Tampa Bay Estuary Program's Invasive Species poetry contest winners announced

"Clever verse from humorous to serious described nasty invasives."

Adult Category: "A Trio of Evil" by Christine Jamesson, 57, of Clearwater. Jamesson’s poem took aim at the invasive Cuban marine (bufo) toad, lionfish, and Burmese python. She is the author of several self-published books, including one about dangerous creatures of Florida — such as the bufo toad. A Florida resident since 1988, Christine and her husband are “thinking globally and acting locally” to preserve natural Florida; their landscape has earned designation as both a Certified Wildlife Habitat from the National Wildlife Federation and a Florida-Friendly Yard from the Pinellas County Extension Service.

Junior Category (ages 12-17): "Neglecting the Natives" by James Hsiung, 15, of Tampa. James wrote about the responsibility of local residents in conquering invasive plants and animals. A 10th grader in Hillsborough High School’s International Baccalaureate program, James has experience with invasive plants as a volunteer for Tampa Bay Estuary Program's “Give a Day for the Bay” program, which works to restore native habitat. James is a talented musician — he has played piano since the age of 4 and plays trombone in the high school marching band.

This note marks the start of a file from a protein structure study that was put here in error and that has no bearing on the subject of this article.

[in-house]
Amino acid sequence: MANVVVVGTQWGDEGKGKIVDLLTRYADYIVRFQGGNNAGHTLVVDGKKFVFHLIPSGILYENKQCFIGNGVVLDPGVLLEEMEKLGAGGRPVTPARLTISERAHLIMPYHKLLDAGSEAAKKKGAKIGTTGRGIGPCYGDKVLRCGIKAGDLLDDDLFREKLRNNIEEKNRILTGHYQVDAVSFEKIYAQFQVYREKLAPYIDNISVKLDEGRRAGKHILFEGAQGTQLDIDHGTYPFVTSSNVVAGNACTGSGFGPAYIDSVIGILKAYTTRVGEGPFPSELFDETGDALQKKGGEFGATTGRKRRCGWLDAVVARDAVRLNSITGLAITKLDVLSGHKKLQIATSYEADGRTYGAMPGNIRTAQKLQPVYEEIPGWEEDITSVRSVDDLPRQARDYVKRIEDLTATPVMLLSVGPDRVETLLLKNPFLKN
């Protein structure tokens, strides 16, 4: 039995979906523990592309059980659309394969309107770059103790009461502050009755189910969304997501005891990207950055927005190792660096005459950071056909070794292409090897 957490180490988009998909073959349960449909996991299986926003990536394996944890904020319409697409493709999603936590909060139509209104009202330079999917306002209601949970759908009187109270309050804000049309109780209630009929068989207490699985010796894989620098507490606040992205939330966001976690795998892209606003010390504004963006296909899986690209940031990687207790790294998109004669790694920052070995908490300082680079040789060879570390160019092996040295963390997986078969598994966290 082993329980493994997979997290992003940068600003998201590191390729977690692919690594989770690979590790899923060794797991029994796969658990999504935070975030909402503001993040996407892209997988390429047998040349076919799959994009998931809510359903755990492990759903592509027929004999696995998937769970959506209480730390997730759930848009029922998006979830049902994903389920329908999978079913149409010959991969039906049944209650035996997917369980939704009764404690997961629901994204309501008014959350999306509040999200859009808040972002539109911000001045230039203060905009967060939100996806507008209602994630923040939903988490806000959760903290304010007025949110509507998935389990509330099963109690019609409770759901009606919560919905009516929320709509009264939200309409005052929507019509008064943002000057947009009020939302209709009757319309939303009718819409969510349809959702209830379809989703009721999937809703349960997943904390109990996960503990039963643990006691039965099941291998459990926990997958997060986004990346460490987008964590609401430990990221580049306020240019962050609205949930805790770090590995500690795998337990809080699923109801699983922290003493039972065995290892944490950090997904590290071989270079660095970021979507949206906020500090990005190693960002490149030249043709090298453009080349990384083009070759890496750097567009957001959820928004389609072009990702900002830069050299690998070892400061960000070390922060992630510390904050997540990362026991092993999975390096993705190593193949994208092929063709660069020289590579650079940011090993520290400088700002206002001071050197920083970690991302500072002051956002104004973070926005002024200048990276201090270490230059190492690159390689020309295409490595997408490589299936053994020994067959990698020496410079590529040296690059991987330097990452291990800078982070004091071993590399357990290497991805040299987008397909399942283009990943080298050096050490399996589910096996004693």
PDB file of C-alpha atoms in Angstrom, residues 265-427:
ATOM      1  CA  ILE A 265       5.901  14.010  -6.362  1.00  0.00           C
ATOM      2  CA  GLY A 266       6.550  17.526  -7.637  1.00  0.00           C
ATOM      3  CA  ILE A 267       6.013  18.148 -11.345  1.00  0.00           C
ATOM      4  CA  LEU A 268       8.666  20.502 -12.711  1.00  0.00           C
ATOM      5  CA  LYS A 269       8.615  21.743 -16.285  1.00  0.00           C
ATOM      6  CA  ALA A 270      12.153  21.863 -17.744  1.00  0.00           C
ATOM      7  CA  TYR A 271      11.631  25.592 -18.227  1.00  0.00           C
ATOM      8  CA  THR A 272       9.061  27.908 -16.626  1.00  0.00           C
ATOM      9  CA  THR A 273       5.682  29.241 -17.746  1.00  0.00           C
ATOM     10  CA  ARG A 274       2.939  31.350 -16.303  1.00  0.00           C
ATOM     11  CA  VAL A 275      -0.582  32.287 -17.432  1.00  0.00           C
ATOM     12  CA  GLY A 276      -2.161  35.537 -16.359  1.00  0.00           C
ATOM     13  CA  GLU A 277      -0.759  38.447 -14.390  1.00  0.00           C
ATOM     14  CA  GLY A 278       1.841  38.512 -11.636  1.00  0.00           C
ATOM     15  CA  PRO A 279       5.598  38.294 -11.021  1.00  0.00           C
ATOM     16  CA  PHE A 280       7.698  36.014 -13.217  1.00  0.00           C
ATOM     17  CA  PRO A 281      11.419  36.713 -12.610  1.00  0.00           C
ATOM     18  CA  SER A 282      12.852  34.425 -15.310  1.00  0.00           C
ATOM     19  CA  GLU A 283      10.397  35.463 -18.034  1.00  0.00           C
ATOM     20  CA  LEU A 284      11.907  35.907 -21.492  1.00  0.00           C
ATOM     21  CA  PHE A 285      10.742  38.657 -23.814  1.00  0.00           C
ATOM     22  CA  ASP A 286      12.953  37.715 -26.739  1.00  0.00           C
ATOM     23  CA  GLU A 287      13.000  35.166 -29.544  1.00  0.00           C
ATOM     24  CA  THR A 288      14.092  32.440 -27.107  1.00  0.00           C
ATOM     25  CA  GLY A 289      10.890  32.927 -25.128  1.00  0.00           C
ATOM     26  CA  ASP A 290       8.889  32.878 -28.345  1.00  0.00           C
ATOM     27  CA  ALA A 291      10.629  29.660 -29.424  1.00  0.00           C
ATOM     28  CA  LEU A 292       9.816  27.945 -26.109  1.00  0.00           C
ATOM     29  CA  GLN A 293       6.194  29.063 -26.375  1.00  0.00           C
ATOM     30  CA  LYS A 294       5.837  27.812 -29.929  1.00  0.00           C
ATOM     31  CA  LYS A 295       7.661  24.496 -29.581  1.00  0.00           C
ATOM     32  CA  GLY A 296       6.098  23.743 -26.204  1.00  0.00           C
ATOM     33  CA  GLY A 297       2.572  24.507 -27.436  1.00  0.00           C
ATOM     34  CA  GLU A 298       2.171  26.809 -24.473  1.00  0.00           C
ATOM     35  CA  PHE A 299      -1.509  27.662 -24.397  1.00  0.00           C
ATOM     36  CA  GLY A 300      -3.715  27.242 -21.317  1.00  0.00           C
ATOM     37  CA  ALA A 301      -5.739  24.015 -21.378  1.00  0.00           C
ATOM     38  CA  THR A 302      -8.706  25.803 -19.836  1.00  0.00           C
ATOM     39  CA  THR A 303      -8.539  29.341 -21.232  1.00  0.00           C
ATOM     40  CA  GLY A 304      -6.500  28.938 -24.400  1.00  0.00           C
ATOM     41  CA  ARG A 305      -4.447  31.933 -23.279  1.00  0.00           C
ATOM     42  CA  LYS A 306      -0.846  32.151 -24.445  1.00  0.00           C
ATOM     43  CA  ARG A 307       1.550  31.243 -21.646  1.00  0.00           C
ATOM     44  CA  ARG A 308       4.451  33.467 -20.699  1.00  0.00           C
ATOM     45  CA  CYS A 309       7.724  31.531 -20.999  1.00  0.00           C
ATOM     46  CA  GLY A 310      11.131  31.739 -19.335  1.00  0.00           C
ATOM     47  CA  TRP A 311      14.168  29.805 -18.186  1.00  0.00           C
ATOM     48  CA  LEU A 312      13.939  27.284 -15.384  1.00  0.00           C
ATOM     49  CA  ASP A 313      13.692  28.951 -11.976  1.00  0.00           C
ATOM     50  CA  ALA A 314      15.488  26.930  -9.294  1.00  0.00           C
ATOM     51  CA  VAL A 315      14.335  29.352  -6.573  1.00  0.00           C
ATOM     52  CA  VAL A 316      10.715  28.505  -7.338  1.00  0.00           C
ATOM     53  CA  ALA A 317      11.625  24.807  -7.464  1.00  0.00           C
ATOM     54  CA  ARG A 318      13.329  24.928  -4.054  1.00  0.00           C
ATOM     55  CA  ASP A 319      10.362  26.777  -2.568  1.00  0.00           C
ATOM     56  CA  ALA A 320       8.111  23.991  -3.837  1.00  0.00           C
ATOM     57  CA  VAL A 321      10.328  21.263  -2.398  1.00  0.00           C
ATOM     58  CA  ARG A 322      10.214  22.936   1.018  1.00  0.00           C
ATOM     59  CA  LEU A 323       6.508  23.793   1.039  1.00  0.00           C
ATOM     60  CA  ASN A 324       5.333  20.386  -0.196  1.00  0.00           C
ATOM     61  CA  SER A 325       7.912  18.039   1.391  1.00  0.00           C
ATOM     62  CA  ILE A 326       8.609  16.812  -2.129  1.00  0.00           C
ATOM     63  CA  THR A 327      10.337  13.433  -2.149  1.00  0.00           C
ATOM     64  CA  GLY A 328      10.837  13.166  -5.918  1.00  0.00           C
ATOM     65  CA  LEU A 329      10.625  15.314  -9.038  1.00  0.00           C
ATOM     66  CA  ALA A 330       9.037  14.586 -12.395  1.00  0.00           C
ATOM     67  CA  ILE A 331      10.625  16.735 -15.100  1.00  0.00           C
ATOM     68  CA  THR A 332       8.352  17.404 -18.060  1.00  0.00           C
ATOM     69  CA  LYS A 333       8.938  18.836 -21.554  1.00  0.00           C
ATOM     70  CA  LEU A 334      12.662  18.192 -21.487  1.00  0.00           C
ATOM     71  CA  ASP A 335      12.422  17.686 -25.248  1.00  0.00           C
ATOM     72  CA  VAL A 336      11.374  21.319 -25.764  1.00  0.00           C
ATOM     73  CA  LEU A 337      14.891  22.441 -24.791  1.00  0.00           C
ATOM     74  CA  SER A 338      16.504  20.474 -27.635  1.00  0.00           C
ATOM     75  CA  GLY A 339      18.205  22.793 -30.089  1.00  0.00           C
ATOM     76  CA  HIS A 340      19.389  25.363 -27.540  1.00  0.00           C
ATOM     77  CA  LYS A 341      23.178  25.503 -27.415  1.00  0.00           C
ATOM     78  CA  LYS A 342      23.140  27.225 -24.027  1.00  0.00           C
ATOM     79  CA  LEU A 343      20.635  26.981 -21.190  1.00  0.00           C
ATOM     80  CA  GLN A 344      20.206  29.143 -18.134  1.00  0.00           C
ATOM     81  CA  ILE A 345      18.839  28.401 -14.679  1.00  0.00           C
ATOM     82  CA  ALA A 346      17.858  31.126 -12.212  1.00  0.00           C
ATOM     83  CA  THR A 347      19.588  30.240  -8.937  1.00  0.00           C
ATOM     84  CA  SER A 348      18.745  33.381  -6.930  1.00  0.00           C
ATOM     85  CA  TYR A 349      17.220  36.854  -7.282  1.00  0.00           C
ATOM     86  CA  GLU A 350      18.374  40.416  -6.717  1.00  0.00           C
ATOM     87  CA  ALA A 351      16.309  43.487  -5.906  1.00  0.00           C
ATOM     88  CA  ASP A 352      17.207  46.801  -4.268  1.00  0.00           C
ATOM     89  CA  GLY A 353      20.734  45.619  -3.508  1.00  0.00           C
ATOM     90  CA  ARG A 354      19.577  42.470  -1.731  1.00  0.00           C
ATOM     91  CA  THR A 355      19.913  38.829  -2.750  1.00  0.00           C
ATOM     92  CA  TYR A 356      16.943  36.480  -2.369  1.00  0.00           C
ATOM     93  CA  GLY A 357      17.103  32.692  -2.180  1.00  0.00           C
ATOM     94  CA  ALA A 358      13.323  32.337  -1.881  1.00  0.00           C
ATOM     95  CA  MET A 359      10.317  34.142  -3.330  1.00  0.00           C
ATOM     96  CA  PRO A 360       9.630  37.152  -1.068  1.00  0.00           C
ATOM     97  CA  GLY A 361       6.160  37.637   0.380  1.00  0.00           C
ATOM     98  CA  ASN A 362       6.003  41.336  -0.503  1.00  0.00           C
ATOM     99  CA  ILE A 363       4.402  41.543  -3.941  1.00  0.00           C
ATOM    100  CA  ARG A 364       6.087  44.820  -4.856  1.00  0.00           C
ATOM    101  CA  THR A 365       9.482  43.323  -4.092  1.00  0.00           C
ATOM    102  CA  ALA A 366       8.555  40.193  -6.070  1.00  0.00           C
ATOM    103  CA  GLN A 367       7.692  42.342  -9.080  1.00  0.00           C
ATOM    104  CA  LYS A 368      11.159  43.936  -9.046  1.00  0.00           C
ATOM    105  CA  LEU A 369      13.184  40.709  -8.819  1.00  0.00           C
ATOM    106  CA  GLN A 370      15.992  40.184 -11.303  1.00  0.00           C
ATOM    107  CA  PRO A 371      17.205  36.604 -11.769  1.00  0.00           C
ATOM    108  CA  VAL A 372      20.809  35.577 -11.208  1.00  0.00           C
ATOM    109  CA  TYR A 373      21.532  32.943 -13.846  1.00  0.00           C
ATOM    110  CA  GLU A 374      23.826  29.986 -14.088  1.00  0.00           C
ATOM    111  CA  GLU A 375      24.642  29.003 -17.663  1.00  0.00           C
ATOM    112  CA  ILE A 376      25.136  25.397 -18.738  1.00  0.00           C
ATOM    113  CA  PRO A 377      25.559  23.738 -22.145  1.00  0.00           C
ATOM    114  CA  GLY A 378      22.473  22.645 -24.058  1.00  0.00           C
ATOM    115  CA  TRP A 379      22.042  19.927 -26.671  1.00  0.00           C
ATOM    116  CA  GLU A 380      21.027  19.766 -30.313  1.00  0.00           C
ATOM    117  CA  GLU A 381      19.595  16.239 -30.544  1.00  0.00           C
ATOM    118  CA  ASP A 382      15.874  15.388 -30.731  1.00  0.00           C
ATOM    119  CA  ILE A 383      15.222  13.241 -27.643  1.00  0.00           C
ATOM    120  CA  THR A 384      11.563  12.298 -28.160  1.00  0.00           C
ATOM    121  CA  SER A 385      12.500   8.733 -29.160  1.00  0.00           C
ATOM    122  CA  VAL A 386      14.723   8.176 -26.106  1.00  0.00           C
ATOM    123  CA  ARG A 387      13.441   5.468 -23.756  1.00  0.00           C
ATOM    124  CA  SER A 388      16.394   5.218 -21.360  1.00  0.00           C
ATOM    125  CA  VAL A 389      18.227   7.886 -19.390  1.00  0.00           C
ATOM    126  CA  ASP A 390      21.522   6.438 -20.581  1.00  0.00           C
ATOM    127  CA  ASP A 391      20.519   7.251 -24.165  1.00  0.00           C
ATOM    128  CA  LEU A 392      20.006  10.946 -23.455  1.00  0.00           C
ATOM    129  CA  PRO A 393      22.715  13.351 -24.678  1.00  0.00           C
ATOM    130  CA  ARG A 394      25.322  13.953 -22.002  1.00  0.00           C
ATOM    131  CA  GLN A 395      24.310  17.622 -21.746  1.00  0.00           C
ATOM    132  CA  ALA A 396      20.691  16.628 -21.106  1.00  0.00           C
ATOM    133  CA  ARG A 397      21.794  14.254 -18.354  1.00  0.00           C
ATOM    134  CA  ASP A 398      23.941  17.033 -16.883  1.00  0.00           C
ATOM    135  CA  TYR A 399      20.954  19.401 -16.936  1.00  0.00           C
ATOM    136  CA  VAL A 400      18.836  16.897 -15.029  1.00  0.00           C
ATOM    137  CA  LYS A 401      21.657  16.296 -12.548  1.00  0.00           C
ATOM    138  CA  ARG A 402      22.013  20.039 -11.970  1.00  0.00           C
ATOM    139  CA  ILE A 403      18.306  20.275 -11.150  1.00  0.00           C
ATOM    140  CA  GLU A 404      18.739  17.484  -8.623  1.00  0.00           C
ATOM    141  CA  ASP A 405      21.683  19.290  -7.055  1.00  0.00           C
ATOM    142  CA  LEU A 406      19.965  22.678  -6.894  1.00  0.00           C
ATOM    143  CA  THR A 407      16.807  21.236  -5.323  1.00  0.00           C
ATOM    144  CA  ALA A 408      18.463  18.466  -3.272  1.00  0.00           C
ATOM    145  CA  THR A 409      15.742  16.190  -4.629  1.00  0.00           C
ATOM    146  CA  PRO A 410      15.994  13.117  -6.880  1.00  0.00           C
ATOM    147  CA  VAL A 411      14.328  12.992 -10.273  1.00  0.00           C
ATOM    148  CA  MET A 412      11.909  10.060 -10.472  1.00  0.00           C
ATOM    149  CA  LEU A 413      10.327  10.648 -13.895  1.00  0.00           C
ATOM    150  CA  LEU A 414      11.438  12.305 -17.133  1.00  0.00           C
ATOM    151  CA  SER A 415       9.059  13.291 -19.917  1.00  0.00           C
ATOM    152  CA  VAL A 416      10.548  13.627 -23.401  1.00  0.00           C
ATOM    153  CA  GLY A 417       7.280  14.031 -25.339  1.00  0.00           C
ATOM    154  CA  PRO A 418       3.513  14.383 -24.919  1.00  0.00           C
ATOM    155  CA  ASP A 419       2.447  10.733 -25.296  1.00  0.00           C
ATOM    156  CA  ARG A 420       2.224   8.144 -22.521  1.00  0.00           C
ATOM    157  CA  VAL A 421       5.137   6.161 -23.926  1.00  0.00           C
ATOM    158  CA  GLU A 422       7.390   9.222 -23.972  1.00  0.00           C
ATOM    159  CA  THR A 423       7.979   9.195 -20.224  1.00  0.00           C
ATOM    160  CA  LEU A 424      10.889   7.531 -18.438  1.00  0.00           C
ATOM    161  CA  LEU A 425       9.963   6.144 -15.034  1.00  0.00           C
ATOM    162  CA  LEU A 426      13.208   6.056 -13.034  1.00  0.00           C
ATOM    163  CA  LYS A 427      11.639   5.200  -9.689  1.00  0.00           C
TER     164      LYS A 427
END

Junior Category (ages 11 AND UNDER): "The Evil Plant" by Kristen Gallo, 11, of Odessa. Kristen’s poem on the pesky air potato came easy, she said, because she had previously researched the topic for a school paper. “I feel bad for the trees that are dying because of it,” she says. Kristen is a 6th grader at Walker Magnet Middle School and enjoys writing and making videos and playing with her triplet siblings, Lia and Matthew.

Each winner received a $250 cash prize. Not too shabby, for coming up with clever rhymes about pesky Florida pests, if you ask me. Read the winning poems on the Tampa Bay Estuary Program's website here.

Image via Blogfish.

In May, we spread the word about the Tampa Bay Estuary Program’s interesting poetry contest. They invited budding bards to enter their best creative prose for their first-ever Invasive Species Poetry Contest and, 100 entries later, they've chosen three winners in each age category.

"Clever verse from humorous to serious described nasty invasives from bufo toads and Burmese pythons to lionfish, lovebugs, Brazilian pepper and air potatoes. The judges, representing a cross-section of backgrounds, were entertained by poetry in forms ranging from rhymes to haikus, and even a rap," states the press release.

And the winners are:

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